Agnieszka loves her valley home, her quiet village, the forests and the bright shining river. But the corrupted Wood stands on the border, full of malevolent power, and its shadow lies over her life. Her people rely on the cold, driven wizard known only as the Dragon to keep its powers at bay. But he demands a terrible price for his help: one young woman handed over to serve him for ten years, a fate almost as terrible as falling to the Wood.
The next choosing is fast approaching, and Agnieszka is afraid. She knows—everyone knows—that the Dragon will take Kasia: beautiful, graceful, brave Kasia, all the things Agnieszka isn’t, and her dearest friend in the world. And there is no way to save her. But Agnieszka fears the wrong things. For when the Dragon comes, it is not Kasia he will choose.
I think I have to blame Twilight for making me hesitate before picking up this book. Ever since I went through that phase, I’ve had a terrible habit of avoiding books written in first person, regardless of how interesting the premise might be or how many people have recommended it. It actually took a friend buying this book for my birthday, and absolutely raving about it, for Uprooted to make its way onto my bookshelf.
(I’m working on it, I promise.)
But I am very glad she did, because I devoured this book within a day of opening the cover and I enjoyed just about every word. With some hints of influence from Beauty and the Beast, Novik combines the wonder of magic with the mysticism of ancient stories and creates an incredible adventure with the stellar twists and rich atmospheres of old fairy tales. The kind Disney doesn’t like to tell us.
The reader is fully immersed in the story from page one, learning about the quiet, little village where our protagonist lives and the absolute, visceral horror that is the Wood, looming just at their borders. Always a constant threat, always a danger lurking in the shadows.
I never thought I could be so terrified of a forest. From the first mention of the Wood, we are made to understand just how horrible and treacherous and sadistic this force of nature is, as it schemes and plots against the human kingdoms. No one and nothing is safe from its reach. The reader is never allowed to feel completely safe, and this constant sense of danger – of a massive, ancient, unknowable force that is constantly and relentlessly attempting to kill everyone – kept me rooted in the story.
Part of the reason the Wood is so terrifying is that it threatens the wonderful world Novik has created. Uprooted is absolutely packed with imaginative and detailed worldbuilding. The little village Agnieszka calls home feels warm and inviting, from its incredible food to the devoted community who only want to keep each other safe. There is the real sense of it as a place where the people care and depend on one another to survive day-to-day life as well as the terror at their doorsteps. You care about these people, almost as much as Agnieszka, and the reader can feel her devotion to her friends and family so intensely as it drives her forward against truly terrifying forces.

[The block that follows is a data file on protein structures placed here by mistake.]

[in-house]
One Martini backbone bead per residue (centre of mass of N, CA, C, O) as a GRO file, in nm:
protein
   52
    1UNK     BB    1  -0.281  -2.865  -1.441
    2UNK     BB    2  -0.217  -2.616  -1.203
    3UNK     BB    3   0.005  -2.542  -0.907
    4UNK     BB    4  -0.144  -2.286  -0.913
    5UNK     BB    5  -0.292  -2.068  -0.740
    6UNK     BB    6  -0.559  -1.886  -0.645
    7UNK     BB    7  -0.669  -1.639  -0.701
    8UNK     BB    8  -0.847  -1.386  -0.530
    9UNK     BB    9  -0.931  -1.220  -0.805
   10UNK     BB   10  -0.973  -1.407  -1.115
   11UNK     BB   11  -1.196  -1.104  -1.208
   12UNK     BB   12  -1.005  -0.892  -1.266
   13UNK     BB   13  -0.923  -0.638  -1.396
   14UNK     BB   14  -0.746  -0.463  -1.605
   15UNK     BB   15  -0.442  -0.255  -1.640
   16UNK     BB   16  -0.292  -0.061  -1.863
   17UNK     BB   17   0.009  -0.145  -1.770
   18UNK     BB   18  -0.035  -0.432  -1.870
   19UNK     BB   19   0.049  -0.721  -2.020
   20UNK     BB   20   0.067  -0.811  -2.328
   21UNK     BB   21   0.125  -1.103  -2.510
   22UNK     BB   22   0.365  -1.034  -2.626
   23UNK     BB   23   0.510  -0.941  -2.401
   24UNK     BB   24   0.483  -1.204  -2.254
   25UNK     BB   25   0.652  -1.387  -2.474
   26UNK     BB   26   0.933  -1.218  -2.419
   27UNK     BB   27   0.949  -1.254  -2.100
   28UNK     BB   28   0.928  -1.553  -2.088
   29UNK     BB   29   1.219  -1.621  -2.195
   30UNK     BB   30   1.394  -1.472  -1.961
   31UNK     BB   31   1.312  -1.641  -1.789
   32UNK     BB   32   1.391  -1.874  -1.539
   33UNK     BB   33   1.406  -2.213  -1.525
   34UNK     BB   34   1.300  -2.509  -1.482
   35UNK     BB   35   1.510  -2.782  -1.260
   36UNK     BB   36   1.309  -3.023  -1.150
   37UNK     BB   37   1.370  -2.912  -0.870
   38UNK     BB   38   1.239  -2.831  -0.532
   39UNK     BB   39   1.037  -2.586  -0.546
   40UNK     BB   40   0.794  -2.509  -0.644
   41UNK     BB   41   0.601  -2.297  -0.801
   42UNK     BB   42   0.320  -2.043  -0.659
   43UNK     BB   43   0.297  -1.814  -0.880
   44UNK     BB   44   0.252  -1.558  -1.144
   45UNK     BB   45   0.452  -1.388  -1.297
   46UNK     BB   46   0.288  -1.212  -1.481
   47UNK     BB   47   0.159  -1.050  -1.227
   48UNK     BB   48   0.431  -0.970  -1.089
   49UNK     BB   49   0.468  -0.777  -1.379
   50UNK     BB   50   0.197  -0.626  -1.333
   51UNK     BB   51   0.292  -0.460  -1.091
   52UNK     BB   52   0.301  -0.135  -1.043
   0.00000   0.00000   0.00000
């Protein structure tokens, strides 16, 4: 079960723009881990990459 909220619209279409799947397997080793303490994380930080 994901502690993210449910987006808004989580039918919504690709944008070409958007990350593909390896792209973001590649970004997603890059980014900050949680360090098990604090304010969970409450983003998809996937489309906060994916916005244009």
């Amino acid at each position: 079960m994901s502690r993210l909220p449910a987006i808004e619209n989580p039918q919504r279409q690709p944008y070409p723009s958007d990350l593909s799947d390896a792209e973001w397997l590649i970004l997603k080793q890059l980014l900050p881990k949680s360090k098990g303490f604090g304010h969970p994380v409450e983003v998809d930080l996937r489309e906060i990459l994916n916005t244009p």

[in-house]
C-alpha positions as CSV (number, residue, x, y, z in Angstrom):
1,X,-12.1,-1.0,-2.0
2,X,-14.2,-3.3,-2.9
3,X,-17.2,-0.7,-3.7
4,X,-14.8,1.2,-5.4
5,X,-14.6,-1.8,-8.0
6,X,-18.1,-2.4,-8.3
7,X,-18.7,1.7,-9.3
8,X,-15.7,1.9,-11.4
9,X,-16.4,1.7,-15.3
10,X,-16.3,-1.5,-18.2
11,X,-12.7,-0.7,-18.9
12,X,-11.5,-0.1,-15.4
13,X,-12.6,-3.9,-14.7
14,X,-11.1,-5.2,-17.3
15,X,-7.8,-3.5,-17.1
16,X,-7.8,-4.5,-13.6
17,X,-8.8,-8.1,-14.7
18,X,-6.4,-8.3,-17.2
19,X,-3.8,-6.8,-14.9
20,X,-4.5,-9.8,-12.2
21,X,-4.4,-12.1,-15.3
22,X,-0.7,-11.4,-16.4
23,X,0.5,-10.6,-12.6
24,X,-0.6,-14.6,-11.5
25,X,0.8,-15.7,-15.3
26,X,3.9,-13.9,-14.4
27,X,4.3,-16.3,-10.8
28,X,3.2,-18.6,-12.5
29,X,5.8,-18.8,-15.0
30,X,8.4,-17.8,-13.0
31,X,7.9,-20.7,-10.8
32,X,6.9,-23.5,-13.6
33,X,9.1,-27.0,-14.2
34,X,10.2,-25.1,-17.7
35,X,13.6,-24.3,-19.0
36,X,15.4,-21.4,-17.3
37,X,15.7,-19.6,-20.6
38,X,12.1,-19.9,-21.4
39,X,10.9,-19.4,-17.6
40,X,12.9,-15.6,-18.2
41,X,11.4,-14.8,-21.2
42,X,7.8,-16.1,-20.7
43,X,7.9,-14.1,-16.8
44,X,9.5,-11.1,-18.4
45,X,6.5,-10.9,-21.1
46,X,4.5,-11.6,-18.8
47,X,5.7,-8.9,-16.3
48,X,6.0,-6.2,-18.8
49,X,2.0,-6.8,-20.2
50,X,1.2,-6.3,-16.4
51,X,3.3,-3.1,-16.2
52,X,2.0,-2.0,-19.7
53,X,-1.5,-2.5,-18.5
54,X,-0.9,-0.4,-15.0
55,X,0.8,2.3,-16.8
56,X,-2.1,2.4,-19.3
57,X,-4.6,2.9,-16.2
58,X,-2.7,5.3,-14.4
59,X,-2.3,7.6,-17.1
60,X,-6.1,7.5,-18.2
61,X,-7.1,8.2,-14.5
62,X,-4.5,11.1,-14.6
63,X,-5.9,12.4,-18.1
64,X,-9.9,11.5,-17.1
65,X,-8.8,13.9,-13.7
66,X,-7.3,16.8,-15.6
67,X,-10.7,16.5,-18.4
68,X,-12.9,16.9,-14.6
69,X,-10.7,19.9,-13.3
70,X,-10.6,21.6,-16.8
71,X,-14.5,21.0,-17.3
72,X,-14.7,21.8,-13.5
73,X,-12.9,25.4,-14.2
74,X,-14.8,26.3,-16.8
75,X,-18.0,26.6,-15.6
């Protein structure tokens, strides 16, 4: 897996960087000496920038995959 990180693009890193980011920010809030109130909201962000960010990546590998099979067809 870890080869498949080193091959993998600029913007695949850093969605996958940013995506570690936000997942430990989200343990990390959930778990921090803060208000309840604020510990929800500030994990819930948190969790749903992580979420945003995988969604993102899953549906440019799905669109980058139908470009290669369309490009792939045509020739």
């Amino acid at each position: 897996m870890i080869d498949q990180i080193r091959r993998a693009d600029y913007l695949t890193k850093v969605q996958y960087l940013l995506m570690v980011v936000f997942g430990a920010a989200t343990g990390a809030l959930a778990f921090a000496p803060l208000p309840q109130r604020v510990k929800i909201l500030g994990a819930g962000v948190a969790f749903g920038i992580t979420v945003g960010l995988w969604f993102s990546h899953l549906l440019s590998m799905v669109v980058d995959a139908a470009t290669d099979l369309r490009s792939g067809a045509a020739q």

Agnieszka is a fantastic protagonist. She has a wonderful human quality to her. I could understand and relate to her struggles so easily, even in the most fantastical of circumstances. She is a character defined by her love for others, and that love gives her strength and courage to do things she otherwise would never have believed herself capable of.
She is also an ideal choice for the reader’s perspective. We learn about the mysterious wizard, a figure known only as the Dragon in her village, through her interactions with him. The system of magic – something that feels so simple and organic in nature that it almost feels real – is taught to the reader through Agnieszka as she learns to control a power she never even knew she possessed. The terror of the Wood, the far-removed arrogance of the royal court, even the politics between the human kingdoms are understood through Agnieszka’s perspective: a girl from a small village facing something so much larger than anything she had ever experienced.
If I had to give any criticism, it would be about the ending. I won’t include any spoilers here, but I found that the build up was substantially more interesting than the eventual payoff, and I found it didn’t quite measure up to the promise that was made in the chapters leading up to the finale. And some of what I enjoyed at the beginning of the story didn’t quite carry through to the very end.
Would I still recommend this book? Absolutely. It is so incredibly difficult to satisfy every reader’s expectations, and while I personally was a little – teeny tiny itsy bitsy – bit unsatisfied by some part of the end, that does not in any way mean that it does not still hold up as a fantastic read. I would absolutely recommend this book to others, and I’ll definitely be reading it again soon!
Final Thoughts: A brilliant and original story with incredible magic and a fantastic story. I absolutely recommend this book to just about everyone!
On to the next chapter!